find one's (own) level, to attain the place or position merited by one's abilities or achievements: He finally found his level as one of the directors of the firm.
    one's level best, one's very best; one's utmost: We tried our level best to get here on time.
    on the level, Informal. honest; sincere; reliable: Is this information on the level?

Origin of level

1300–50; Middle English (noun and v.), variant of livel (noun) < Middle French < Vulgar Latin *lībellum, for Latin lībella plummet line, level, diminutive of lībra balance, scales; for formation, see castellum
Related formslev·el·ly, adverblev·el·ness, nounan·ti·lev·el·ing, adjectivean·ti·lev·el·ling, adjectivein·ter·lev·el, adjectivenon·lev·el, adjectivere·lev·el, verb, re·lev·eled, re·lev·el·ing or (especially British) re·lev·elled, re·lev·el·ling.self-lev·el·ing, adjectiveself-lev·el·ling, adjectiveun·der·lev·el, adjectiveun·lev·el, adjectiveun·lev·el·ly, adverbun·lev·el·ness, nounun·lev·eled, adjectiveun·lev·elled, adjectivewell-lev·eled, adjectivewell-lev·elled, adjective

Synonyms for level

1, 2. flush. Level, even, flat, smooth suggest a uniform surface without marked unevenness. That which is level is parallel to the horizon: a level surface; A billiard table must be level. Flat is applied to any plane surface free from marked irregularities: a flat roof. With reference to land or country, flat connotes lowness or unattractiveness; level does not suggest anything derogatory. That which is even is free from irregularities, though not necessarily level or plane: an even land surface with no hills. Smooth suggests a high degree of evenness in any surface, especially to the touch and sometimes to the sight: as smooth as silk. 19. smooth, flatten. 21. raze, demolish, destroy. 23. equalize. 26. direct.

Antonyms for level Unabridged Based on the Random House Unabridged Dictionary, © Random House, Inc. 2019

Examples from the Web for levelled

Historical Examples of levelled

  • His imagination constructed and levelled, and rebuilt and remade.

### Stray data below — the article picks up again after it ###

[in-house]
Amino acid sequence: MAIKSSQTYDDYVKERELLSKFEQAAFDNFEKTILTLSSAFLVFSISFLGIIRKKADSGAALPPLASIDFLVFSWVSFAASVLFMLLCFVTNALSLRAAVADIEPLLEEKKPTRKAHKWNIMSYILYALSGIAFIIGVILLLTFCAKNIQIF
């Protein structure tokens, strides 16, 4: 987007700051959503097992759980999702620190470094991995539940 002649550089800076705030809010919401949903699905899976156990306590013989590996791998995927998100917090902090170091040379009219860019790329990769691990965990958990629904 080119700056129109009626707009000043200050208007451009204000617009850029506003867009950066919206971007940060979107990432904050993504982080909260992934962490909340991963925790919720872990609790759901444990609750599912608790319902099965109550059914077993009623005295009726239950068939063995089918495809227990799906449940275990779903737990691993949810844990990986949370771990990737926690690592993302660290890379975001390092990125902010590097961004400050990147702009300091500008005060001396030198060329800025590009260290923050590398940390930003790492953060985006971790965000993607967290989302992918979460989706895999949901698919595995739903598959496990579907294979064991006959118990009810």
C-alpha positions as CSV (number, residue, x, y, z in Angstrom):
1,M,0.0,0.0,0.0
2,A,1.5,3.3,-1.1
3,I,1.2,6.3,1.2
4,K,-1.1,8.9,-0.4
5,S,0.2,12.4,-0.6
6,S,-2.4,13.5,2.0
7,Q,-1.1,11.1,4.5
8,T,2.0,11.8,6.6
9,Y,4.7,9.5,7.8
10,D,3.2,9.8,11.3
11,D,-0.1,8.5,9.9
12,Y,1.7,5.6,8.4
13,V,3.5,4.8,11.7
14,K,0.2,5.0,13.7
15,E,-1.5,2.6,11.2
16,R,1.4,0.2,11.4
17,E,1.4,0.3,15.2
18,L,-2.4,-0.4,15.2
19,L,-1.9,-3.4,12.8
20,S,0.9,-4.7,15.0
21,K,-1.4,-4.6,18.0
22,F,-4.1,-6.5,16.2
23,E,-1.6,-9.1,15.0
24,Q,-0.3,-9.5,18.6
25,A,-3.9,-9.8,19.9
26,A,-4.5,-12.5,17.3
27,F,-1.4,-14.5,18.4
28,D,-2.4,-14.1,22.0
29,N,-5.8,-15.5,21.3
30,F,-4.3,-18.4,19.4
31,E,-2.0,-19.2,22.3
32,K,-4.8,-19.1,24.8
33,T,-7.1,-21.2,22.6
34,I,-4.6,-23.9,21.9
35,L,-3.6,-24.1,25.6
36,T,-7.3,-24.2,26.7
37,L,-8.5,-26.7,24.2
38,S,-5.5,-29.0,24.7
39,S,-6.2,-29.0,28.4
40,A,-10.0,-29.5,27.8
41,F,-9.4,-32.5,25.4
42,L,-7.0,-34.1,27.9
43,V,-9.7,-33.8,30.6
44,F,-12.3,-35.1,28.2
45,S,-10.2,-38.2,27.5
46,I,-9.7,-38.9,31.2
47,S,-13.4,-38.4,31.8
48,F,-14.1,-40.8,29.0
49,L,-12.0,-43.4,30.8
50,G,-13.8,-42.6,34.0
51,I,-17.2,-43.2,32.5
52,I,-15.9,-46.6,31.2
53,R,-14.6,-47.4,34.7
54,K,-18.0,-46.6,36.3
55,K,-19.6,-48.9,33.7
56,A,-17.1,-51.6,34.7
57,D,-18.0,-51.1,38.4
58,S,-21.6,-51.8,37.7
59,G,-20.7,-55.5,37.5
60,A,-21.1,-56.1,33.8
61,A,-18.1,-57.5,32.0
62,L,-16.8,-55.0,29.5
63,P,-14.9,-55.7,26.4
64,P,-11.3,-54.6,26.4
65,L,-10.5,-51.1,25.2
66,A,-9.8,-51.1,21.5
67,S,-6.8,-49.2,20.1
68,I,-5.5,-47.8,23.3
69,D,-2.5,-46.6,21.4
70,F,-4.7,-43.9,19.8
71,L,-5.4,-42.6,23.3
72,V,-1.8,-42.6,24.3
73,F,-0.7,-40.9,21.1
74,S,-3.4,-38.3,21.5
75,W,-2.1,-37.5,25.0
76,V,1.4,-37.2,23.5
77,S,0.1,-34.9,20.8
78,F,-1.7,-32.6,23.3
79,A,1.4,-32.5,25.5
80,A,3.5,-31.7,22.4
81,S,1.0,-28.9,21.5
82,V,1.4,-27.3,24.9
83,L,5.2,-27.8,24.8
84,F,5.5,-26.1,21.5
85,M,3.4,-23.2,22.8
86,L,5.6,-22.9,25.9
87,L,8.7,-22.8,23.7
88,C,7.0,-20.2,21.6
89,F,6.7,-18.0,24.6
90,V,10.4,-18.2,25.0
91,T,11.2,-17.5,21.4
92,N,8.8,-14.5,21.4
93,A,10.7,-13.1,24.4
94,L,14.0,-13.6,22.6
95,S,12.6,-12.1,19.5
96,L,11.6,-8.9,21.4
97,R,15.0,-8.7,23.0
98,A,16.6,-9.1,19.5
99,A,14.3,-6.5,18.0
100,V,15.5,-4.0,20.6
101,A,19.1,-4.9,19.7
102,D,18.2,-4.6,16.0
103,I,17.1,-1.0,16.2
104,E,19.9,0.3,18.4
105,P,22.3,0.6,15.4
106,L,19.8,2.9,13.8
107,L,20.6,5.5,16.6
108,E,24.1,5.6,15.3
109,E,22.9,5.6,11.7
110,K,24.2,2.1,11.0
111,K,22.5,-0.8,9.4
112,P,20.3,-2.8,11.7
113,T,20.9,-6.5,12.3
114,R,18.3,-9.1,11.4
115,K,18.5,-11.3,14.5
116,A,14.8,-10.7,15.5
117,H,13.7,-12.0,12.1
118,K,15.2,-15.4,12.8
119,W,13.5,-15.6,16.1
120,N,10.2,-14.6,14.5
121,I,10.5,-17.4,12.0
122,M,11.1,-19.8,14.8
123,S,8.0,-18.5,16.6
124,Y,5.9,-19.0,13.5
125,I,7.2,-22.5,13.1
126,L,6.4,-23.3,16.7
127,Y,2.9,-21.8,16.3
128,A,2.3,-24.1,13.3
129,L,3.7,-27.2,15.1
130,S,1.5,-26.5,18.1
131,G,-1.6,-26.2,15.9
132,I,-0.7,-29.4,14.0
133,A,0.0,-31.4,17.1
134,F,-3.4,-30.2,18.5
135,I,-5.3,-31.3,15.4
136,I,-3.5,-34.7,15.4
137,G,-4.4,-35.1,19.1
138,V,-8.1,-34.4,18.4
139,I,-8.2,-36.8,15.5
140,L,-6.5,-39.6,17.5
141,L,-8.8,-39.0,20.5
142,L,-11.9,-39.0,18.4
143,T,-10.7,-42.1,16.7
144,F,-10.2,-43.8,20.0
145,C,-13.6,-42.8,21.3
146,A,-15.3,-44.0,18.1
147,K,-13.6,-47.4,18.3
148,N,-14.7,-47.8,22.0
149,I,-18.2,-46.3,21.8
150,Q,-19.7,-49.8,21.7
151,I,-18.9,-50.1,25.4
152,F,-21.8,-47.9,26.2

Mr. and Mrs. Haldeman-Julius

  • He thought that it levelled scruples and justified deceptions.

    The Slave Of The Lamp

    Henry Seton Merriman

  • When I had levelled my gun, I thought of it quite plainly, and yet drew the trigger.

    Wilfrid Cumbermede

    George MacDonald

  • The guard took a step forward; stopped, with levelled weapon.

  • Later they levelled their field glasses at the starting point.

    Old Man Curry

    Charles E. (Charles Emmett) Van Loan

British Dictionary definitions for levelled



on a horizontal plane
having a surface of completely equal height
being of the same height as something else
(of quantities to be measured, as in recipes) even with the top of the cup, spoon, etc
equal to or even with (something or someone else)
not having or showing inconsistency or irregularities
Also: level-headed even-tempered; steady

verb -els, -elling or -elled or US -els, -eling or -eled

(tr sometimes foll by off) to make (a surface) horizontal, level, or even
to make (two or more people or things) equal, as in position or status
(tr) to raze to the ground
(tr) to knock (a person) down by or as if by a blow
(tr) to direct (a gaze, criticism, etc) emphatically at someone
(intr often foll by with) informal to be straightforward and frank
(intr; foll by off or out) to manoeuvre an aircraft into a horizontal flight path after a dive, climb, or glide
(often foll by at) to aim (a weapon) horizontally
surveying to determine the elevation of a section of (land), sighting through a levelling instrument to a staff at successive pairs or points